The United Nations and rights groups have urged a probe into the use of firearms by Mexican police this week to disperse a feminist protest in Cancun over the recent death of a young woman.
Footage apparently taken by a protester of Monday night’s protest in the tourist hotspot was widely shared on social media. The video shows a group of demonstrators trying to tear down plywood at the entrance of an office building before volleys of semi-automatic gunfire send them running for cover.
Reuters spoke to a journalist present at the protest who described scenes similar to those shown in the video.
At least two journalists were injured during the protests, said Mexico’s Human Rights Commission. It did not say if the injuries were related to the gunshots.
The commission called for a “prompt” investigation and urged the government not to allow the use of live rounds by police at protests.
It was not immediately clear if the gunshots during the protest were live fire, rubber bullets or blanks.
Cancun police chief Eduardo Santamaria was fired on Tuesday, the city’s mayor said on Twitter. Quintana Roo state police chief Alberto Capella said his officers were not involved in what he described as a “shameful” use of force that would be investigated.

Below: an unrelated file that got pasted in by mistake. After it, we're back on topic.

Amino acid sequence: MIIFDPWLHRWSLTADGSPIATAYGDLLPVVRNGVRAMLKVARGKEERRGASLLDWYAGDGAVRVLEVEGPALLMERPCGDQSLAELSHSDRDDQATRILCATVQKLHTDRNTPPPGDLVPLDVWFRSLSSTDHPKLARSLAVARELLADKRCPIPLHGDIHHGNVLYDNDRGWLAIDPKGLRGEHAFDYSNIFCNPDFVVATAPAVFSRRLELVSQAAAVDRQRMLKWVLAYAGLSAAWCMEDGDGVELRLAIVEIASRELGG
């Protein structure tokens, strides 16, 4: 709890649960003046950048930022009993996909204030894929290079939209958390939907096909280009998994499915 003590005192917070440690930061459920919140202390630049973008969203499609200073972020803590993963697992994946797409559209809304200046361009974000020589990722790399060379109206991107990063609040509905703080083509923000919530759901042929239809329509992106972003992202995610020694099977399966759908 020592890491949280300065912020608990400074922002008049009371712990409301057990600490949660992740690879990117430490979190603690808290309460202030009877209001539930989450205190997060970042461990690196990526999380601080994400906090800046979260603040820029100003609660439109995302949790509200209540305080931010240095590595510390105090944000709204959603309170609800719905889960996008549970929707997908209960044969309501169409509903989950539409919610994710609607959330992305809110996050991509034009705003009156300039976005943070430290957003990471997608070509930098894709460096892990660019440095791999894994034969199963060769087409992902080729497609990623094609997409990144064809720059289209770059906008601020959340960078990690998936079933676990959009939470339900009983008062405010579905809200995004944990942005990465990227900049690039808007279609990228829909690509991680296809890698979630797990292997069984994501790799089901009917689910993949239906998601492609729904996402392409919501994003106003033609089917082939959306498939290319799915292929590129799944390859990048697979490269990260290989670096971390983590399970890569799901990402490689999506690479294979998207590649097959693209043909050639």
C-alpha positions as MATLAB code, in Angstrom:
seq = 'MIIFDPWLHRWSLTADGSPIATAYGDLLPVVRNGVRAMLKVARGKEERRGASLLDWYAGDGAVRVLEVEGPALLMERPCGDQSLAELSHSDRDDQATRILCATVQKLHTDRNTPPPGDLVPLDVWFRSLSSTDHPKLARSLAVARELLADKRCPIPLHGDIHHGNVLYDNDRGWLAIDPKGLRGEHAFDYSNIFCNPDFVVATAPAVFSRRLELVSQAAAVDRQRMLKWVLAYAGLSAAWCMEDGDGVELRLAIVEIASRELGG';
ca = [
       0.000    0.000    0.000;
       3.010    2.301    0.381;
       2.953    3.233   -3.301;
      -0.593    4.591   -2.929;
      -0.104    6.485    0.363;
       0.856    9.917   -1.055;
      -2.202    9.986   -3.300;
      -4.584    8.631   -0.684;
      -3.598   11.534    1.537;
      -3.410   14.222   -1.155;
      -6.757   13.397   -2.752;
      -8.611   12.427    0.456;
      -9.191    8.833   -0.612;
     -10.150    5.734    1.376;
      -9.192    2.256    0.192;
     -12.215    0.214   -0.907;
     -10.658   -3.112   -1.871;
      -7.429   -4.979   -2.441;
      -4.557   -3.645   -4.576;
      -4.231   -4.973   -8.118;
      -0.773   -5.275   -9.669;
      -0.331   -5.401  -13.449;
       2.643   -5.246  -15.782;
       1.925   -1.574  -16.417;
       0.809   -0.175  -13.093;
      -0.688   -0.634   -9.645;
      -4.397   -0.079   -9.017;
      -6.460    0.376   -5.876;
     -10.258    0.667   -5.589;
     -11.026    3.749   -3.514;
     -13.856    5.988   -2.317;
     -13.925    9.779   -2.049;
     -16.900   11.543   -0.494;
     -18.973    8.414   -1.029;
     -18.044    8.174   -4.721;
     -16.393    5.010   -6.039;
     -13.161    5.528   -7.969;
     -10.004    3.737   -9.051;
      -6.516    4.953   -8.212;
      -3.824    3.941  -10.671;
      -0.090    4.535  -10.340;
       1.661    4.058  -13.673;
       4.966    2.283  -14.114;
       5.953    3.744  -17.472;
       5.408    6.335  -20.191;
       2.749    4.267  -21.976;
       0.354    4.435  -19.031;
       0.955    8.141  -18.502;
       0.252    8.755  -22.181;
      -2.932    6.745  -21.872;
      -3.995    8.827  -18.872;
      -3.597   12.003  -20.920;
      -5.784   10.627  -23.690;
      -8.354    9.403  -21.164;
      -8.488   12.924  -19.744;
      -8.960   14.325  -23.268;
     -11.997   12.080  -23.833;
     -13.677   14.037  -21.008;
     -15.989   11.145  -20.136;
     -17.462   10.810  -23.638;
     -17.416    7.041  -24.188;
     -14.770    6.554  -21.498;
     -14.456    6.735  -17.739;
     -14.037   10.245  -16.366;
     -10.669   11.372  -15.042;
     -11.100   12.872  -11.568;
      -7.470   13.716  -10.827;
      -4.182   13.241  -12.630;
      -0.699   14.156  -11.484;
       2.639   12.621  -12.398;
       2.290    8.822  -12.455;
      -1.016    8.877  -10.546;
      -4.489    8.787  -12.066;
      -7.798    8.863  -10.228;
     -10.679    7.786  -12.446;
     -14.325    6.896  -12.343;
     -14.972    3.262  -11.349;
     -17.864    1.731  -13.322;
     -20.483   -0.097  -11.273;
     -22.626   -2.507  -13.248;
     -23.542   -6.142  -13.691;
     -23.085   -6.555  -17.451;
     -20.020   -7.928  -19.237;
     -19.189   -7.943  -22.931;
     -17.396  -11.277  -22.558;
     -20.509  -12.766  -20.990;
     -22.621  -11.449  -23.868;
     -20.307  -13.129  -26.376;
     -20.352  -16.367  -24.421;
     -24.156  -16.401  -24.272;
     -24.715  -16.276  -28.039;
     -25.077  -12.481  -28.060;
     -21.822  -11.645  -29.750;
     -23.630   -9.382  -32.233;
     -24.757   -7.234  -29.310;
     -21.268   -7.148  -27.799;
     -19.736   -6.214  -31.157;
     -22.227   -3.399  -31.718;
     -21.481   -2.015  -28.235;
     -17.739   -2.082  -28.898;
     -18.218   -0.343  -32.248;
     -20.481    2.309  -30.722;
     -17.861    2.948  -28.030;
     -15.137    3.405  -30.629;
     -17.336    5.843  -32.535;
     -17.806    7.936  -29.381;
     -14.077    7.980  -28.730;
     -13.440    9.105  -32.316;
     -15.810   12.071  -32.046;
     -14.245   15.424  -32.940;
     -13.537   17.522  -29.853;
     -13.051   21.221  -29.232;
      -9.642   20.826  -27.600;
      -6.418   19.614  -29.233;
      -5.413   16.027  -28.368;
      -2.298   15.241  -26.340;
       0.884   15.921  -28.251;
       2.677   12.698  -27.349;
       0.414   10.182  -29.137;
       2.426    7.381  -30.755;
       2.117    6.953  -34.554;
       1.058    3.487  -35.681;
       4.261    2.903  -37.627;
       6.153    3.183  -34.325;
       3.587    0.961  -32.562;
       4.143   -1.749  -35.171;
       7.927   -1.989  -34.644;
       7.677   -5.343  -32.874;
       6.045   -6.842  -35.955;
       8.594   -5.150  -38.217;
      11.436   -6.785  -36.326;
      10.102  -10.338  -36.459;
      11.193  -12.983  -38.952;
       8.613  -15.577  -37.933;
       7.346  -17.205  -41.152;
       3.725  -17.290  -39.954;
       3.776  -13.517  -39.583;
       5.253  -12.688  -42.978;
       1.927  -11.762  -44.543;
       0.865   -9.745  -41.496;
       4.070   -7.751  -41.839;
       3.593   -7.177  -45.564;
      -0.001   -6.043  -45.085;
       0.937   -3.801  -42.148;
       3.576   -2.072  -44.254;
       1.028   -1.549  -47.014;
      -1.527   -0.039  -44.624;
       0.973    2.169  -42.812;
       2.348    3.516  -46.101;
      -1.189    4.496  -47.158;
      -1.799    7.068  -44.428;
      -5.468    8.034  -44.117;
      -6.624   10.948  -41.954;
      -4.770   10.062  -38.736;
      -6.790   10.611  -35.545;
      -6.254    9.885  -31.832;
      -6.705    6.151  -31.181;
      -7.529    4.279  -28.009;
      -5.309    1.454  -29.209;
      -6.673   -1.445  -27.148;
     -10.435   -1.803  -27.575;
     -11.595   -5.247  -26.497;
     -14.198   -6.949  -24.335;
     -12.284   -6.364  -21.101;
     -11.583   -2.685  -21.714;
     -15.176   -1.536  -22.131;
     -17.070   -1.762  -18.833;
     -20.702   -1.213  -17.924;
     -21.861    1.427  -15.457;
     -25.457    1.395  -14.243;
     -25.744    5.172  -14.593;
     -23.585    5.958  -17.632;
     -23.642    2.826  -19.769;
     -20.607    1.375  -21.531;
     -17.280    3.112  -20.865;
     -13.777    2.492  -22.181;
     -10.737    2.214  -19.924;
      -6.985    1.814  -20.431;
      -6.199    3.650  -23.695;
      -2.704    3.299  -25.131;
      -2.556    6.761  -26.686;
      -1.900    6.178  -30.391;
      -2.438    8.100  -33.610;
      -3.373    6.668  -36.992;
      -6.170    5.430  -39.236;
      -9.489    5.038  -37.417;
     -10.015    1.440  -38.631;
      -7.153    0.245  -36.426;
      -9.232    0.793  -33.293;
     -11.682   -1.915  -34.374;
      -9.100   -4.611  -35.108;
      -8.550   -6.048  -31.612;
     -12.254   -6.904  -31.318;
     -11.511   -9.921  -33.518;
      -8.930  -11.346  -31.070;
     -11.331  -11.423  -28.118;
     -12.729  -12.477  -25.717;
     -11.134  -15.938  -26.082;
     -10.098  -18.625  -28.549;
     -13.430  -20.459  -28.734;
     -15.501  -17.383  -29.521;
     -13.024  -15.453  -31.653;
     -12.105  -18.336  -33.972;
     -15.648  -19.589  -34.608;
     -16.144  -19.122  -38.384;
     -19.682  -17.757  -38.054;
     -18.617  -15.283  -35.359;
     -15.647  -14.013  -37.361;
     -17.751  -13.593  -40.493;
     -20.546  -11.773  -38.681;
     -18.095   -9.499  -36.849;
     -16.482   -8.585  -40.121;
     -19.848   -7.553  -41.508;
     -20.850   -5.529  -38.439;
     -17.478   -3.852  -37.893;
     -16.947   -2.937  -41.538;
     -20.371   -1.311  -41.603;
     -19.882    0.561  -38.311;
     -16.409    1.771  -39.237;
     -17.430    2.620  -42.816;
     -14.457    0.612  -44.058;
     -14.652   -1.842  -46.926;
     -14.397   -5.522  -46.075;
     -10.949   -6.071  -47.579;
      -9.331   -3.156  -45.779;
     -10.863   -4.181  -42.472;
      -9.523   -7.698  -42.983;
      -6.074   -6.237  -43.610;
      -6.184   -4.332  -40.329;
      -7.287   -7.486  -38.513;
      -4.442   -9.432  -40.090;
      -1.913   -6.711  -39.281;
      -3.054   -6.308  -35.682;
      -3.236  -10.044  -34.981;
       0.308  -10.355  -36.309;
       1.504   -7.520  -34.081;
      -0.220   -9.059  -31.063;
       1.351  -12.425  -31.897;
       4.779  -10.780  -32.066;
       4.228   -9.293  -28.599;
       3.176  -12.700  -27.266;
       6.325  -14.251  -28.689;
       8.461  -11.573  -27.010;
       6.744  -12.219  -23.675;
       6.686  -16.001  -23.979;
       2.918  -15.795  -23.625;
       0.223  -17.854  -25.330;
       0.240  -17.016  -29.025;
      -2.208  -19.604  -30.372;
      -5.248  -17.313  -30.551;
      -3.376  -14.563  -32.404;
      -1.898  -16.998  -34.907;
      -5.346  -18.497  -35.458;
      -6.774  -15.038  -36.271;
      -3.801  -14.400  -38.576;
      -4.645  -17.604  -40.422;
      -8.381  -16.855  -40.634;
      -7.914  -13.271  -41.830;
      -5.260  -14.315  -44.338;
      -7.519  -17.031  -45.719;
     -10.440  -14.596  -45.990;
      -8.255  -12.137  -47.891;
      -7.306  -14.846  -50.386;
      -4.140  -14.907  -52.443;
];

The Mexico office of the United Nations High Commissioner for Human Rights condemned what it termed “excessive use of force” at the protests and urged an independent investigation.
Mexico’s interior ministry has also called for an investigation into the “repression and armed aggression.”
The protest was sparked by the death of Bianca ‘Alexis’ Lorenzana, 20, whose body was found mutilated over the weekend in Cancun “with clear traces of violence,” according to local media.
A protest movement in Mexico demanding more action against the murder of women has been gaining momentum in recent months, with demonstrators taking over buildings and sometimes clashing with police.
Selene Hidrogo, a journalist covering Monday’s protest for outlet Sipse TVCUN, said the police appeared to target reporters.
“They hit me on the right hand and broke my cellphone,” Hidrogo told Reuters. “The aggression was directly against us, against journalists who were broadcasting the demonstration live.”
Cancun police did not immediately respond to a request for comment about Hidrogo’s allegation.
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